The purple coneflower (Echinacea purpurea) is a perennial that grows widely across the United States. It averages between 2 and 4 feet tall at maturity and blooms in July and August. Purple coneflowers are susceptible to a number of problems.
A viral-like pathogen causes a disease in purple coneflowers called aster yellows. Aster leafhoppers spread the disease from one plant to another. The Botrytis cinerea fungus causes gray mold, while the Pseudomonas and Xanthomonas bacterium cause bacterial leaf spot. Fungi such as the Oidium, Erysiphe and Microsphaera species cause powdery mildew infections, according to The Connecticut Agricultural Experiment Station.
Purple coneflowers with aster yellows have yellowed or deformed leaves and slow growth, according to the Missouri Botanical Garden. Botrytis blight or gray mold attacks the petals. Brown lesions form in the inner petals; plants may also develop thin masses of fungal webbing. Xanthomonas causes brown leaf spots with yellow borders, while pseudomonas is characterized by brownish-red spots and leaf distortion. Powdery mildew shows as patches of white fungal growth over the leaves, stems and blossoms that grow until the entire plant is covered.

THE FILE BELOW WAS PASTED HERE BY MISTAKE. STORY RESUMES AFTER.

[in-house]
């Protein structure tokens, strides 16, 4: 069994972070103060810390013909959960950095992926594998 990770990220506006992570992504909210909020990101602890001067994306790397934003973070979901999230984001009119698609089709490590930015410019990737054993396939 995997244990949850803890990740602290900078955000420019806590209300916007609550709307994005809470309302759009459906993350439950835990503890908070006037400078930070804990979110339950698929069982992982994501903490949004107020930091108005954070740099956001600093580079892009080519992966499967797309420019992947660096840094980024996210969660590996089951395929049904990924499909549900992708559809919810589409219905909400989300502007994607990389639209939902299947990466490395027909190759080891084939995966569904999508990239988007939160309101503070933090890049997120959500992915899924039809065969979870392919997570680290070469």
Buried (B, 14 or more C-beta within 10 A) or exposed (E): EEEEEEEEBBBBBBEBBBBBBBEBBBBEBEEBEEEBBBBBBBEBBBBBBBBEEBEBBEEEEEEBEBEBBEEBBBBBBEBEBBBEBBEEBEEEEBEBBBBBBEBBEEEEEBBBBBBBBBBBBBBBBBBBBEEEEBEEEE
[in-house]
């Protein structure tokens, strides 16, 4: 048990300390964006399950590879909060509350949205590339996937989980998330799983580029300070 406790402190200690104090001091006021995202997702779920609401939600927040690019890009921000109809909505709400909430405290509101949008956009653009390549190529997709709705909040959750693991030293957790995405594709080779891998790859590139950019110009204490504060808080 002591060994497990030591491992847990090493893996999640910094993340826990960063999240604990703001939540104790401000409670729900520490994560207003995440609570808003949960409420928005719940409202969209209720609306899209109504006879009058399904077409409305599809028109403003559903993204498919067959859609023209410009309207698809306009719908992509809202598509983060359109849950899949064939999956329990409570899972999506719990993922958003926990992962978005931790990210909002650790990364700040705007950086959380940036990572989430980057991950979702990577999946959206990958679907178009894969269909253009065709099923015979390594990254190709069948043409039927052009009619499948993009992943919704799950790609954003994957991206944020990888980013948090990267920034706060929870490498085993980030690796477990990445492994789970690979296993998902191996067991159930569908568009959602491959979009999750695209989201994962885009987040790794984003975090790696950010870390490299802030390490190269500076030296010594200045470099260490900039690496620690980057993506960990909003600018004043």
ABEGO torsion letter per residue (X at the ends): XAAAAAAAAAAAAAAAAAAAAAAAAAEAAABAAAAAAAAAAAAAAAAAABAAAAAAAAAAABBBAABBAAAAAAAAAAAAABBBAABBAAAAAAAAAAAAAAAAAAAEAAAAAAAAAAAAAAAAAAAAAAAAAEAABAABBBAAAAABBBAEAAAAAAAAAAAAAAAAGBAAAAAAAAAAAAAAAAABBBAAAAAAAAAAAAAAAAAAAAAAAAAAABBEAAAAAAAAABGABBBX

Aster yellows is an incurable disease; remove infected flowers promptly and control weed and insect populations. Fungicides are not effective against botrytis blight; deadhead infected coneflowers and burn or bury diseased plant tissue. Control bacterial leaf spot by removing diseased plant tissue; avoid overhead irrigation and space plants so that they have adequate air circulation. Treat powdery mildew by spraying with an appropriate fungicide at the first sign of disease.